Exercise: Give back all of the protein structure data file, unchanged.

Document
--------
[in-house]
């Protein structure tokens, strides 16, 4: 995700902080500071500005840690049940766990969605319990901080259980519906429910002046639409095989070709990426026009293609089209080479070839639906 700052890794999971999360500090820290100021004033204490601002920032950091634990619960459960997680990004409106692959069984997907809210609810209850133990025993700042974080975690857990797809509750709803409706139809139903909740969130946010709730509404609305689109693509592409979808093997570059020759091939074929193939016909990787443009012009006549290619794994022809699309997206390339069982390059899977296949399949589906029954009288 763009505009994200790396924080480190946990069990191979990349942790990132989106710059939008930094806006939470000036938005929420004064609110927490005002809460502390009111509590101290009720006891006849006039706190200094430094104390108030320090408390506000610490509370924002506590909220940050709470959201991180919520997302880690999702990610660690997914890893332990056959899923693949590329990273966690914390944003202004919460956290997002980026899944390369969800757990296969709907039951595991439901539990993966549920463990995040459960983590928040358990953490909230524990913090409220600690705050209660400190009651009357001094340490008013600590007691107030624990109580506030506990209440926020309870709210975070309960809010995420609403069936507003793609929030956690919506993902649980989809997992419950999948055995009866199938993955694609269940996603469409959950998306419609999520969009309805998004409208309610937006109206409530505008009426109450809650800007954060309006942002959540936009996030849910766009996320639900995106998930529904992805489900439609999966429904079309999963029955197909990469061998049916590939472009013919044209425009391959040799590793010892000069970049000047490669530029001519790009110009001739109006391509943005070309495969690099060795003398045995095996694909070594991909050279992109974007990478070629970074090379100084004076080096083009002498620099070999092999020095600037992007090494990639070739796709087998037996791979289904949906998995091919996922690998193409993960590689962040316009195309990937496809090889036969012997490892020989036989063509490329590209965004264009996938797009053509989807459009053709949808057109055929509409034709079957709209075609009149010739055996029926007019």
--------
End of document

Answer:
[in-house]
């Protein structure tokens, strides 16, 4: 995700902080500071500005840690049940766990969605319990901080259980519906429910002046639409095989070709990426026009293609089209080479070839639906 700052890794999971999360500090820290100021004033204490601002920032950091634990619960459960997680990004409106692959069984997907809210609810209850133990025993700042974080975690857990797809509750709803409706139809139903909740969130946010709730509404609305689109693509592409979808093997570059020759091939074929193939016909990787443009012009006549290619794994022809699309997206390339069982390059899977296949399949589906029954009288 763009505009994200790396924080480190946990069990191979990349942790990132989106710059939008930094806006939470000036938005929420004064609110927490005002809460502390009111509590101290009720006891006849006039706190200094430094104390108030320090408390506000610490509370924002506590909220940050709470959201991180919520997302880690999702990610660690997914890893332990056959899923693949590329990273966690914390944003202004919460956290997002980026899944390369969800757990296969709907039951595991439901539990993966549920463990995040459960983590928040358990953490909230524990913090409220600690705050209660400190009651009357001094340490008013600590007691107030624990109580506030506990209440926020309870709210975070309960809010995420609403069936507003793609929030956690919506993902649980989809997992419950999948055995009866199938993955694609269940996603469409959950998306419609999520969009309805998004409208309610937006109206409530505008009426109450809650800007954060309006942002959540936009996030849910766009996320639900995106998930529904992805489900439609999966429904079309999963029955197909990469061998049916590939472009013919044209425009391959040799590793010892000069970049000047490669530029001519790009110009001739109006391509943005070309495969690099060795003398045995095996694909070594991909050279992109974007990478070629970074090379100084004076080096083009002498620099070999092999020095600037992007090494990639070739796709087998037996791979289904949906998995091919996922690998193409993960590689962040316009195309990937496809090889036969012997490892020989036989063509490329590209965004264009996938797009053509989807459009053709949808057109055929509409034709079957709209075609009149010739055996029926007019």